Monday, 18 April 2016

Just an orange for Christmas: memories of war

Chris Daniell is on the Board of NZ Pacific Studio and she was the one who took me over to Mauriceville School (including negotiating her way past a herd of cows going for milking with much more skill that I would have managed!)

Chris has written several wonderful books including Just an orange for Christmas: stories from the Wairarapa (HarperCollins, 2013).  I found a copy on one of the many bookshelves here, and was entranced by her interviews with ordinary people who often have extraordinary stories. One of the most captivating speakers was Evie, a centenarian born in Pahiatua who told stories such as walking to school along a track that her uncle marked with hatchet marks cut into the trees so she knew which way to go, and the instruction: “You must never speak to anyone who comes onto this track Go and hide.”

Evie could remember the outbreak of the First World War and told a story about it which I’ve asked Chris if I can reproduce here:

"I’ll tell you something: I remember the outbreak of the First World War. I clearly remember my cousin Charlie going away to the war when I was eight. I used to worry about which men and which horses would get shot. Now they just bomb everything, don’t they? Charlie was only eighteen. He put his age up so he could go. Well, all one night his dogs howled and howled - they didn't just make a noise, they howled.  I said, “What are the dogs making all that noise for?” All I got told was: “We’ll know tomorrow.” I remember that very clearly: “We’ll know tomorrow.” Next day the telegram came. Charlie had been captured. His dogs knew. Once the man came and delivered the telegram, the dogs shut up. You wouldn't think, across the other side of the world, they could know. But they did.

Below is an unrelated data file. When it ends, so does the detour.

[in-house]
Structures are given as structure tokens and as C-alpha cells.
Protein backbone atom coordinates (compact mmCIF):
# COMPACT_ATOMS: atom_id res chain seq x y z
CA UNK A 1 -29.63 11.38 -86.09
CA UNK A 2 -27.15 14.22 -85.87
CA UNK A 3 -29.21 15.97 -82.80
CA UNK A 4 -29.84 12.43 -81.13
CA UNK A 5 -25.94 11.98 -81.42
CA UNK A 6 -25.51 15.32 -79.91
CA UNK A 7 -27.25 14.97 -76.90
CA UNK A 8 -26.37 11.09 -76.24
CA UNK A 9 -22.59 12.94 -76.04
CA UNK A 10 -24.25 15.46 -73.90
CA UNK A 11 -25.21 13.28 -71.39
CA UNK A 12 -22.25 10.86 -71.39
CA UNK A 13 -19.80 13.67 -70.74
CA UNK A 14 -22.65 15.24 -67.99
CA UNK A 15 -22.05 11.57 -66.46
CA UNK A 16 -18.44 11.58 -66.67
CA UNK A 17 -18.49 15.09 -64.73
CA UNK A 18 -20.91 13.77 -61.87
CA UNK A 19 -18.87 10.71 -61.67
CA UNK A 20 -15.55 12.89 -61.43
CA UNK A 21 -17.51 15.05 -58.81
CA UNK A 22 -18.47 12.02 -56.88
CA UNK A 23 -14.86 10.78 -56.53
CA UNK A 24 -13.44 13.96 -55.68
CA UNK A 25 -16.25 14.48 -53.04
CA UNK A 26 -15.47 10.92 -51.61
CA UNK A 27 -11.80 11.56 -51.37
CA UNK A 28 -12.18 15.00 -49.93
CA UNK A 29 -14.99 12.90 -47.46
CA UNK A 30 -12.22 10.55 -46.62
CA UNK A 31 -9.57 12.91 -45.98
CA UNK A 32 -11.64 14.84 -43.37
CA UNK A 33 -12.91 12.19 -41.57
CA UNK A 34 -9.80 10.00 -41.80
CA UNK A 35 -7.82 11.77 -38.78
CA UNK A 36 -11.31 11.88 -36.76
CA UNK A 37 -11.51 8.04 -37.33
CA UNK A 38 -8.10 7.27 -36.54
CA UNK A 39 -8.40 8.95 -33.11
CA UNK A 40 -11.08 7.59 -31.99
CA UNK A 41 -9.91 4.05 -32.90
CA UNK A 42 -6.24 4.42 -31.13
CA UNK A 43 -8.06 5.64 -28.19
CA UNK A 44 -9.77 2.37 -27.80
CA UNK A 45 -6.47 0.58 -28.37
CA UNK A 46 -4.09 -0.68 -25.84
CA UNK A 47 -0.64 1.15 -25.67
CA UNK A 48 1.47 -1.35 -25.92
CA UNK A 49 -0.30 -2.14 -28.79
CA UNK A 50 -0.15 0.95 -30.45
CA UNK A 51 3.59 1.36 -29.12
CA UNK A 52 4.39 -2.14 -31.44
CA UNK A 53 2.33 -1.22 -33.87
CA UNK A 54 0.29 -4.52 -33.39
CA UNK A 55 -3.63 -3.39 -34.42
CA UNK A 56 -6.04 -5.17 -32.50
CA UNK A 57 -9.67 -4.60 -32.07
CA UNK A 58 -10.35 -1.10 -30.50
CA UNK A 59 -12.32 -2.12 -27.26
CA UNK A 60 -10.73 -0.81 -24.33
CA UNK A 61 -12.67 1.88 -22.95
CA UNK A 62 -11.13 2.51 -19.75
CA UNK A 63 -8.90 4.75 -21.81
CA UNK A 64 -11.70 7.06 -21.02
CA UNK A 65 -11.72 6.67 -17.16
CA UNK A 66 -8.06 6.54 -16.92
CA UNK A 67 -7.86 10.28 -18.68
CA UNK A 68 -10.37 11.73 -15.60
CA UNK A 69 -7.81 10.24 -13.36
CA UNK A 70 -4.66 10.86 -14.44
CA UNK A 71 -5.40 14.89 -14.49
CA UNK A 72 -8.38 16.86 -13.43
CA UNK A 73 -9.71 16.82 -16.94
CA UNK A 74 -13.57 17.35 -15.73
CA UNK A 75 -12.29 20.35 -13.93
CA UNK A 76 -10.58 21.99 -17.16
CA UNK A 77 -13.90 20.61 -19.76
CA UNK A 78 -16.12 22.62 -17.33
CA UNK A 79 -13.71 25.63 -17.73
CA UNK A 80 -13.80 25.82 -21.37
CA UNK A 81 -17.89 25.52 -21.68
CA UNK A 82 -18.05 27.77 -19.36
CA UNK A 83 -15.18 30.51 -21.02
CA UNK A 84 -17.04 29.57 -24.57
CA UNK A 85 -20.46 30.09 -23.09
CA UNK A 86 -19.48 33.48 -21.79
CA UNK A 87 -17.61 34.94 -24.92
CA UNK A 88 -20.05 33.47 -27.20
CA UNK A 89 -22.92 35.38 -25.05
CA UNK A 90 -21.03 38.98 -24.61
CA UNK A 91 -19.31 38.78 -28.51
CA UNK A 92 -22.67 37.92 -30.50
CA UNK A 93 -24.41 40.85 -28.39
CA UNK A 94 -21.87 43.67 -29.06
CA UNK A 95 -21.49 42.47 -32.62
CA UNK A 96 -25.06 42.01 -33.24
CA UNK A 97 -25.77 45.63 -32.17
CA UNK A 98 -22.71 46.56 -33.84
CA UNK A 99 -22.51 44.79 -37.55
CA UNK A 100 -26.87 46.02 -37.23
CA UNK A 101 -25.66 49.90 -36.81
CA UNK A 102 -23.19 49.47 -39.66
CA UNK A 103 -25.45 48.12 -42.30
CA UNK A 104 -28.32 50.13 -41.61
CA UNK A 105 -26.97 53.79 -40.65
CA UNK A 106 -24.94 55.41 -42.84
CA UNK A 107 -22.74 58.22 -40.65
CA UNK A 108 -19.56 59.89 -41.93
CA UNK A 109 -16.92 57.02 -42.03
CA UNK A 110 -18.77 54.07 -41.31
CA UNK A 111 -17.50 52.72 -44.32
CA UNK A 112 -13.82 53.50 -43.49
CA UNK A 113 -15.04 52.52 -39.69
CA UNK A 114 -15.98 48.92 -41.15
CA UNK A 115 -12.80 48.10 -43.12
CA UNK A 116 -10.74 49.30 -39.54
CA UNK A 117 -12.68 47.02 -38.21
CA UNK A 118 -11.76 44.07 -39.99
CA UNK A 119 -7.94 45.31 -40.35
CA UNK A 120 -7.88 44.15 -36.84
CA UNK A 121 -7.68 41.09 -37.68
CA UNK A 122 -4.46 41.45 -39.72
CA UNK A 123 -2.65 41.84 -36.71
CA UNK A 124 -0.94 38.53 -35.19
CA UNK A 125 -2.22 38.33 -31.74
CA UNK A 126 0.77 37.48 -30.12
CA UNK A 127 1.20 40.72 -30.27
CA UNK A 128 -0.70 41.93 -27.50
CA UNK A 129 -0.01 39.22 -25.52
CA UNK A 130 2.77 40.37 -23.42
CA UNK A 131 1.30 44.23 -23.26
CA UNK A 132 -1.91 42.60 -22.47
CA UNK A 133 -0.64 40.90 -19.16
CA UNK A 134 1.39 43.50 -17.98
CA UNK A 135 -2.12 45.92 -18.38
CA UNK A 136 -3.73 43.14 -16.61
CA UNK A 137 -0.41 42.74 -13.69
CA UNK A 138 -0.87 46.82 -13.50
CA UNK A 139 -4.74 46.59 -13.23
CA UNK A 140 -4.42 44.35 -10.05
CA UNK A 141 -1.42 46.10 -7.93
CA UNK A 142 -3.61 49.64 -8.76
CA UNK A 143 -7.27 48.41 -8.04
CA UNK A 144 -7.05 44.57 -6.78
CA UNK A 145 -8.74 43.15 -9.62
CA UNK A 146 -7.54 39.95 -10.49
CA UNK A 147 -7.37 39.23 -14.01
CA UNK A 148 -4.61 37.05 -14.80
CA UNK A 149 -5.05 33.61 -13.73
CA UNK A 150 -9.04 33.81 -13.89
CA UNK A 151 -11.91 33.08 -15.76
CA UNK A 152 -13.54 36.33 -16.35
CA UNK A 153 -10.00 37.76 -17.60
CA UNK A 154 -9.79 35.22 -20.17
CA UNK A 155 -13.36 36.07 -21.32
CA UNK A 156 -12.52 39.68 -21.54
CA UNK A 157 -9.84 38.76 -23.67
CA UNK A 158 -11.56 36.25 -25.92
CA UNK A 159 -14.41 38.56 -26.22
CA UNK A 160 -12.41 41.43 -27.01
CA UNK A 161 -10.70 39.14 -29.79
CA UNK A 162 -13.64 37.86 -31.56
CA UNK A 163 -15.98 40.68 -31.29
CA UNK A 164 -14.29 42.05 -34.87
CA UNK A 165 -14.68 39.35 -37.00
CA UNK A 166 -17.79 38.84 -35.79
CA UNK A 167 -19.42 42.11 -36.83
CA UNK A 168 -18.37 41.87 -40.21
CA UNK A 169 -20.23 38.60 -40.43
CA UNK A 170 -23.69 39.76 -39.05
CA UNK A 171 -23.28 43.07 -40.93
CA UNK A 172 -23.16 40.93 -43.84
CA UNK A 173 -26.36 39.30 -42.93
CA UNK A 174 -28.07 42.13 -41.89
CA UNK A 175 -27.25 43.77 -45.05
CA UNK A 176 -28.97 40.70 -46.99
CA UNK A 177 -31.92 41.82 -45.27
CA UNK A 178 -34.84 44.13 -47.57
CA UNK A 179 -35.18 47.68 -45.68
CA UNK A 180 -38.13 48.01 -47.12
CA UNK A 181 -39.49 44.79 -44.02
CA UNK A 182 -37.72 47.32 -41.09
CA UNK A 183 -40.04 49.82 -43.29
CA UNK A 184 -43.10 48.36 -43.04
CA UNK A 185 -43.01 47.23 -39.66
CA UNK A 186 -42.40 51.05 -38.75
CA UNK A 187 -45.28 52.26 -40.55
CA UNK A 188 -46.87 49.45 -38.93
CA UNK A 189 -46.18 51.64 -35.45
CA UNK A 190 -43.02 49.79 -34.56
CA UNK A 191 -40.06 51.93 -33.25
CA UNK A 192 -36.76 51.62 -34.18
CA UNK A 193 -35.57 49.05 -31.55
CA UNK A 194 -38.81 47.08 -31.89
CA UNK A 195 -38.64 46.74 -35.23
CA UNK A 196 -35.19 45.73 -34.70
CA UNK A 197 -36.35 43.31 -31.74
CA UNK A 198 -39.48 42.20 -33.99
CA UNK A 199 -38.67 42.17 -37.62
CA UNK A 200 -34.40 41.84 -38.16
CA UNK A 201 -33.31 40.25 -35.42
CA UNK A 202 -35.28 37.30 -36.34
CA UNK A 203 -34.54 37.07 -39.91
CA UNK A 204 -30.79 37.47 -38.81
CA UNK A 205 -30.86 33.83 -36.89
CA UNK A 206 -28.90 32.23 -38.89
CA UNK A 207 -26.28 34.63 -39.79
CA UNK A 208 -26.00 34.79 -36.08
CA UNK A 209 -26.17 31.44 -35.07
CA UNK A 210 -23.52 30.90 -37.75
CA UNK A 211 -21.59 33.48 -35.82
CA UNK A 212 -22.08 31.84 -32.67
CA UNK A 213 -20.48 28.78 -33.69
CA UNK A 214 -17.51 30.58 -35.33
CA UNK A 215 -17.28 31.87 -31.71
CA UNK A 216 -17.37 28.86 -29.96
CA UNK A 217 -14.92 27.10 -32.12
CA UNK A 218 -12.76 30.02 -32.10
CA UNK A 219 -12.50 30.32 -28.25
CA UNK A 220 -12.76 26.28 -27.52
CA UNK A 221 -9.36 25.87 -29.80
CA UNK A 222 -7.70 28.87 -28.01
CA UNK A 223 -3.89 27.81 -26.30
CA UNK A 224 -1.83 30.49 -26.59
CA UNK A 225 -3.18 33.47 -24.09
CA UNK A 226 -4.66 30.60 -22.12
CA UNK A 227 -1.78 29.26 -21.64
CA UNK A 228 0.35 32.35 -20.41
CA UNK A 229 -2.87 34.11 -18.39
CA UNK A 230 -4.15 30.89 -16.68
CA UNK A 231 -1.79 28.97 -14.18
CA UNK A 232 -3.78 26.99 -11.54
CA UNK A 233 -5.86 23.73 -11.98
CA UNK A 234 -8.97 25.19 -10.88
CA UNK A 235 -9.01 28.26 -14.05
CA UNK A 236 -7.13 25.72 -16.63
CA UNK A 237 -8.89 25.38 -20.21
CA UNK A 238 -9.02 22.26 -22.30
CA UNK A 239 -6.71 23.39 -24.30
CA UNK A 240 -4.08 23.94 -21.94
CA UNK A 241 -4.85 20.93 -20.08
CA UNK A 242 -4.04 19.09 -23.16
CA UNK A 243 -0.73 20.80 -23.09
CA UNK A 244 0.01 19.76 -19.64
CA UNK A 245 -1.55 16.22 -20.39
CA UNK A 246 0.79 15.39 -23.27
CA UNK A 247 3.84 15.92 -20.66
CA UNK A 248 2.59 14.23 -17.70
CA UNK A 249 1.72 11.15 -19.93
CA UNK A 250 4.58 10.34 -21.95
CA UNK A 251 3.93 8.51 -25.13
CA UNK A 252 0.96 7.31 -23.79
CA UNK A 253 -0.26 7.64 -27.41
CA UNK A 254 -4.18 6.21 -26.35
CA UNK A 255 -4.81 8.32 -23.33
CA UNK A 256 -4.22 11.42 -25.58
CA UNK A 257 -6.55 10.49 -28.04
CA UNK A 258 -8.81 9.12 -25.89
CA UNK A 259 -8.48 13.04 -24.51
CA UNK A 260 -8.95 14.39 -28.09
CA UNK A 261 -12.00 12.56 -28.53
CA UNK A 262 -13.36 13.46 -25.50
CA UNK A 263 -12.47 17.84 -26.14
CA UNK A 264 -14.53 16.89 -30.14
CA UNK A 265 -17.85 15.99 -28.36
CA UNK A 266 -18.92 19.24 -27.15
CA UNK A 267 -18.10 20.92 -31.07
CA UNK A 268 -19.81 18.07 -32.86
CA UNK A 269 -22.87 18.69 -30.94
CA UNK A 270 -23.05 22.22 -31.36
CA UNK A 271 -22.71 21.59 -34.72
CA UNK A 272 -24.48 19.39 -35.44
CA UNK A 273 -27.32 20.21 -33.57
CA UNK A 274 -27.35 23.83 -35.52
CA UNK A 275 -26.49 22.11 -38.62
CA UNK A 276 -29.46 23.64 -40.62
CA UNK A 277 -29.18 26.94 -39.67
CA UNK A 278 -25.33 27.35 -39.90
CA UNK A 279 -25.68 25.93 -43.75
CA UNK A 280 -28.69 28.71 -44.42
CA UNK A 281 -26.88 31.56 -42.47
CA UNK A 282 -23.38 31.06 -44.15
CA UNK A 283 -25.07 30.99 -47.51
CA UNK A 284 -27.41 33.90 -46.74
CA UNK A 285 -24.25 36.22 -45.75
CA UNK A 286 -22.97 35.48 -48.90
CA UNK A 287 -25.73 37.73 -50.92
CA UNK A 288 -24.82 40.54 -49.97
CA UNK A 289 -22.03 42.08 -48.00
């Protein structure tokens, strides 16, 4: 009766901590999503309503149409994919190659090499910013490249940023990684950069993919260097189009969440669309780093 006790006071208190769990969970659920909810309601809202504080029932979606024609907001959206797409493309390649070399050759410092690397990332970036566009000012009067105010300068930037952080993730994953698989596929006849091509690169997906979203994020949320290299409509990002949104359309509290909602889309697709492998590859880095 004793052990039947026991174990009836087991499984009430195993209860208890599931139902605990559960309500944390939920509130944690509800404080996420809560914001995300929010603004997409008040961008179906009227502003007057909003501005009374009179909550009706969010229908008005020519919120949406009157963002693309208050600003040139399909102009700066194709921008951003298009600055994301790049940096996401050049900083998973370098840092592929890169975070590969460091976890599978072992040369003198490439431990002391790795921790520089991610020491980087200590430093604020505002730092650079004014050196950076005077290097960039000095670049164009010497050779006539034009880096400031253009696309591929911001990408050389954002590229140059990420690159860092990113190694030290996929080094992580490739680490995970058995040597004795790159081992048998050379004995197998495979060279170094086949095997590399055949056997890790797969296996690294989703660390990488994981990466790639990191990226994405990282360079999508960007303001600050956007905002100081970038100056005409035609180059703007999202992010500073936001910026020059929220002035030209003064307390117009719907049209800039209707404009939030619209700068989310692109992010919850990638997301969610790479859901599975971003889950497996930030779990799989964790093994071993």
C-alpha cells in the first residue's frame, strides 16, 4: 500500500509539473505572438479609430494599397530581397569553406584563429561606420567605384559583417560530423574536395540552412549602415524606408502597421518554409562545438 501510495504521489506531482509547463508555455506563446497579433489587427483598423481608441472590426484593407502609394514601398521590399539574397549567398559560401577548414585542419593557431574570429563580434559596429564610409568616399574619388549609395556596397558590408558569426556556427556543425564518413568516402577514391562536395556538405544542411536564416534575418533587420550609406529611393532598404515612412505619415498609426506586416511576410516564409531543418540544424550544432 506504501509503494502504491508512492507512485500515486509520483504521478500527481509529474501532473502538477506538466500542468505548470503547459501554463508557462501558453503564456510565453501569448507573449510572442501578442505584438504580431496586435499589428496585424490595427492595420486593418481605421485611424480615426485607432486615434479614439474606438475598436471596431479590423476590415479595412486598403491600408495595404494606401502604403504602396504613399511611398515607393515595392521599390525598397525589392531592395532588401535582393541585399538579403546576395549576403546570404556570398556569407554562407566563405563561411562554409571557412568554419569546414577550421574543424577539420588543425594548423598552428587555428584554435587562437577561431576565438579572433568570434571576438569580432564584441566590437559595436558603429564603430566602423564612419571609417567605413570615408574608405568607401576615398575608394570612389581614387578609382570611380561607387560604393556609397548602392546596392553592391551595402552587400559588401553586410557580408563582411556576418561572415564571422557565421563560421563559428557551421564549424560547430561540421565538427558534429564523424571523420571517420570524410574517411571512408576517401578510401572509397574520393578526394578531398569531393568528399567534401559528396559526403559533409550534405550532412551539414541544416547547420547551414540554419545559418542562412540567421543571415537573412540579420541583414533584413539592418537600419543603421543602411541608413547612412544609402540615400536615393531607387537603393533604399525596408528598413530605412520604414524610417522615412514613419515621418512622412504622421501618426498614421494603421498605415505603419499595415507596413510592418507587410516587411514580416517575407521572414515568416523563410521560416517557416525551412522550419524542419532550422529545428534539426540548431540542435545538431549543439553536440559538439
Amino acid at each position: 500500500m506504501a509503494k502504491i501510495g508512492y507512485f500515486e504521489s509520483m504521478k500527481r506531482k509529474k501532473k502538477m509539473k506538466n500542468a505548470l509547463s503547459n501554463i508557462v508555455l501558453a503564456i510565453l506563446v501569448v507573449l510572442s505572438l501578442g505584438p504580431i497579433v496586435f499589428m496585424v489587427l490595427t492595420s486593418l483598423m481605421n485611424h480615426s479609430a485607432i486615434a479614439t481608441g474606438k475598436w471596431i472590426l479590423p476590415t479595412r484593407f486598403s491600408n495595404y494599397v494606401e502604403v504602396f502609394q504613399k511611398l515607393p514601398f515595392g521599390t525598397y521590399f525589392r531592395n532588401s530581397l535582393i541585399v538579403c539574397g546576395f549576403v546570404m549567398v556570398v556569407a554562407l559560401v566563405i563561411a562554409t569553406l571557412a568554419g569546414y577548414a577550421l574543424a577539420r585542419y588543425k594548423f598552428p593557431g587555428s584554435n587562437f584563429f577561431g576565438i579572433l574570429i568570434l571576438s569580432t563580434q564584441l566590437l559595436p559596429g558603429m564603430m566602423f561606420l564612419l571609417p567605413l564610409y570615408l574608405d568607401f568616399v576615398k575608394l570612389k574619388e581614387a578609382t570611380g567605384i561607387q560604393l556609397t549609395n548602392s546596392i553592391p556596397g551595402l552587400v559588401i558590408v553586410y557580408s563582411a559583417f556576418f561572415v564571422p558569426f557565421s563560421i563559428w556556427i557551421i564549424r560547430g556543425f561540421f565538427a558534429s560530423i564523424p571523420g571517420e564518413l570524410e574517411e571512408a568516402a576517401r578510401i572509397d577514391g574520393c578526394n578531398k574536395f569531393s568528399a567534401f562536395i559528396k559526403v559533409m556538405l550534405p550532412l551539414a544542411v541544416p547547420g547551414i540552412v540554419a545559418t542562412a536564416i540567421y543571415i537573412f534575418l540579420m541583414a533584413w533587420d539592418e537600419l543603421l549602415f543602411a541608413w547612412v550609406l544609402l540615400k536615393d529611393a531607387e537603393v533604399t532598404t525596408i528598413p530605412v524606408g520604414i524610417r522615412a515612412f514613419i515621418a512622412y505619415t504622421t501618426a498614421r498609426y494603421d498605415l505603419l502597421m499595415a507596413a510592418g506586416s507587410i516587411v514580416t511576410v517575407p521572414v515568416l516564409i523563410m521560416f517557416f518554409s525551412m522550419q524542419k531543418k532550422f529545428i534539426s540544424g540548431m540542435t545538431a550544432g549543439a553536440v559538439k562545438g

Yes, Charlie did come back in the end. The dogs? I don’t remember how they reacted when he got back home. It sounds as if I've dreamt it all, but I haven’t.

Evie was born in 1905, so she would have been about nine at the start of World War One. Hearing someone talk about the war like this seems to bring it much closer.  

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